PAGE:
Sen. Jeff Sessions (R-Ala.) was on the road Thursday, traveling the ”beautiful state of Alabama,” he told me in a phone interview. Although the scenery there was pretty, the country’s economic outlook is bleak . Sessions is blistering in his criticism of the Obama administration.
I asked him about the Moody’s announcement and whether a downgrade in the U.S., bond rating was a concern. He replied, “ It has been obvious to all of us — to all objective observers — that we need to take strong steps now for the sake of our country and to get off the unsustainable path we are on.” He cautions that the debt crisis, if not addressed now, would be the “most predictable financial crisis in history.” He cites warnings by Federal Reserve Chairman Ben Bernanke and Treasury Secretary Tim Geithner that show that these officials understand the debt is unsustainable.
Unfortunately, Sessions says, that realization seems not have sunk in with President Obama. “One of the most striking things,” he tells me, “is that the president has systematically avoided talking seriously about the debt and why we need to change.” He finds it “unthinkable” that the president has “shown no leadership.” Indeed, his office regularly puts out notices tallying the number of days with no Senate budget (it was 764 on Thursday) and observing that the president, although he gave a speech at George Mason University attacking the House budget, never submitted an actual revised budget that could be scored and debated.
Sessions is not optimistic that the talks led by Vice President Biden will result in a deal. He chuckles, “I guess hope springs eternal . . . but it’s now 100 degrees in Alabama.” Translation: The time for hope is about up. He added, “We can hope [for a Biden deal], but this is not a good prospect.”
The problem is that the president, after his widely panned initial budget, never put out concrete plans, says Sessions, that “could be analyzed by the American people.” He notes that, whether one agrees with it or not, the House “did that — they produced a budget.” He continues, “ The net effect of this is that the president has allowed the Republicans to drive the agenda.”
This weak economic numbers released in the past few days “absolutely” concern him. He says that both Geithner and Sen. Kent Conrad (D-N.D.) accept the analysis of economists Carmen Reinhart and Kenneth Rogoff who concluded that once debt gets to 90 percent of gross domestic product, growth falls by 1 percent. Noting that we’ve now passed 90 percent and will be heading to debt equal to 100 percent of GDP by September, Sessions says that “under that analysis we’ve already lost 1 percent of GDP, ” which translates into a million jobs. “The debt is subtly pulling down the economy and producing fear and uncertainty,” he tells me. He rattles through the latest figures. “The numbers are not good. Consumer confidence is not good. Consumer spending is not good. Housing is stunningly bad . . . inventories are up.”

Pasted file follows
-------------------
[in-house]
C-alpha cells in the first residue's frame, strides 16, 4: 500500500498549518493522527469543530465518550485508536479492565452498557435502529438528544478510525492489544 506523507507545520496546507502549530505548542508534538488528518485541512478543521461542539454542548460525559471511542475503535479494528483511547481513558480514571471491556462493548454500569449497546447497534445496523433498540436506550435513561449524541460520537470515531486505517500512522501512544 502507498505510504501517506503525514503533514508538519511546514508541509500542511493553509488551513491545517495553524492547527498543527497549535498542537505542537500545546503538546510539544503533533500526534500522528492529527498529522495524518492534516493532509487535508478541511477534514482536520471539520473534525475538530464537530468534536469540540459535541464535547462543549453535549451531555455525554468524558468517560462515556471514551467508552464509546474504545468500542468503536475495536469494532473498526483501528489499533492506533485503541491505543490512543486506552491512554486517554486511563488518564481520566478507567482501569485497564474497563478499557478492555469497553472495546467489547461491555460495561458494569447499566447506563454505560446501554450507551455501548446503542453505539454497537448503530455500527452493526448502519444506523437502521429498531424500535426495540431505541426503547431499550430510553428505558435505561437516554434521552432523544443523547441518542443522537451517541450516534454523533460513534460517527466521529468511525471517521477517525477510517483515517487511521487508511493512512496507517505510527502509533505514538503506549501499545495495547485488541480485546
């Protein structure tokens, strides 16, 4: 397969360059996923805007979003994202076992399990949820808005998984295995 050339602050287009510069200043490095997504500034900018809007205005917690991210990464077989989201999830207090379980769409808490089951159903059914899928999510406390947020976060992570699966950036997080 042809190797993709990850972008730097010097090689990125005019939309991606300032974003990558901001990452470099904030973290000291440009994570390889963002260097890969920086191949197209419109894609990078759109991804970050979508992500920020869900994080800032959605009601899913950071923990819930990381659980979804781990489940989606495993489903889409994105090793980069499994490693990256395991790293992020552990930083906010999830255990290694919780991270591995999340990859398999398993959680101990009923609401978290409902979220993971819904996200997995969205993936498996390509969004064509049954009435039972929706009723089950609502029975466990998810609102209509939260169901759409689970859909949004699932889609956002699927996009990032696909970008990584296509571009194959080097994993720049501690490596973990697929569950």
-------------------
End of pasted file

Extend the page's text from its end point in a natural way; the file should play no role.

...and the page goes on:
With the billions spent on stimulus and the Fed’s monetary policy, Sessions warns that “there is not that much ammunition left” to spur the economy. He’s blunt that “there is a lack of understanding of reality” in the White House’s economic approach.
He argues that the outstanding trade deals “are job creators.” But they haven’t been moved ahead by the White House. Sessions is at a loss to explain why. He also decries the decision of “an unelected lawyer”at the National Labor Relations Board attempting to prevent Boeing from opening a plant in South Carolina, a precedent he calls “dangerous.”And he takes the administration to task for failure to promote domestic energy development. (He’s just come from a town hall meeting where he has heard complaints that the “non-production of off shore drilling” is costing jobs.) Along with the potential for new tax increases and burdensome regulation, Sessions contends that these policies are preventing us from “doing this to make our economy more productive.”
In total, these policies, Sessions says, “show the president is focused more on politics than on making America a more productive nation.” Sessions repeatedly makes a central point: Obama has failed to lead on the critical issues we are facing. That’s a complaint some Democrats have raised as well. If the majority of voters come to believe that as well and the economy does not improve significantly, Obama will face a dicey election. Meanwhile, Sessions is waiting for that Senate Democrats’ budget. Friday is day 765.